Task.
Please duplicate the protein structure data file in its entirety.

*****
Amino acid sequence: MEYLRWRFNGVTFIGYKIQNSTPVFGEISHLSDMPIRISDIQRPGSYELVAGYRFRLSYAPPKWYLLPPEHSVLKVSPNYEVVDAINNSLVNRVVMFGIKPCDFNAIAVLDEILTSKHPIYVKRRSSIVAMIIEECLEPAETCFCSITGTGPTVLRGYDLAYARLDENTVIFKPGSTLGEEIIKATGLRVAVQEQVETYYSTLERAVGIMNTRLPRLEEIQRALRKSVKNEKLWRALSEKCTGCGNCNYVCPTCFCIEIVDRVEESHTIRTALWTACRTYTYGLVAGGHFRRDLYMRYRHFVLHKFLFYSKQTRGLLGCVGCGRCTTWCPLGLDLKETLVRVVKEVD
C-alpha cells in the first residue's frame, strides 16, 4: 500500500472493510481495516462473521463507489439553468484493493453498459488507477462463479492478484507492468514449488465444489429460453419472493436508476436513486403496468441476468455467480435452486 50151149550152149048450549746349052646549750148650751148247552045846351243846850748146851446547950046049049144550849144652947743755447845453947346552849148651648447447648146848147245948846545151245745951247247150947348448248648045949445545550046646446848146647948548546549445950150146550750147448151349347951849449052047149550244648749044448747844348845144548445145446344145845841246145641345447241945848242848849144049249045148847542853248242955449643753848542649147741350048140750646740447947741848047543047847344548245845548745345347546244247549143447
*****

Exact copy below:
Amino acid sequence: MEYLRWRFNGVTFIGYKIQNSTPVFGEISHLSDMPIRISDIQRPGSYELVAGYRFRLSYAPPKWYLLPPEHSVLKVSPNYEVVDAINNSLVNRVVMFGIKPCDFNAIAVLDEILTSKHPIYVKRRSSIVAMIIEECLEPAETCFCSITGTGPTVLRGYDLAYARLDENTVIFKPGSTLGEEIIKATGLRVAVQEQVETYYSTLERAVGIMNTRLPRLEEIQRALRKSVKNEKLWRALSEKCTGCGNCNYVCPTCFCIEIVDRVEESHTIRTALWTACRTYTYGLVAGGHFRRDLYMRYRHFVLHKFLFYSKQTRGLLGCVGCGRCTTWCPLGLDLKETLVRVVKEVD
C-alpha cells in the first residue's frame, strides 16, 4: 500500500472493510481495516462473521463507489439553468484493493453498459488507477462463479492478484507492468514449488465444489429460453419472493436508476436513486403496468441476468455467480435452486 50151149550152149048450549746349052646549750148650751148247552045846351243846850748146851446547950046049049144550849144652947743755447845453947346552849148651648447447648146848147245948846545151245745951247247150947348448248648045949445545550046646446848146647948548546549445950150146550750147448151349347951849449052047149550244648749044448747844348845144548445145446344145845841246145641345447241945848242848849144049249045148847542853248242955449643753848542649147741350048140750646740447947741848047543047847344548245845548745345347546244247549143447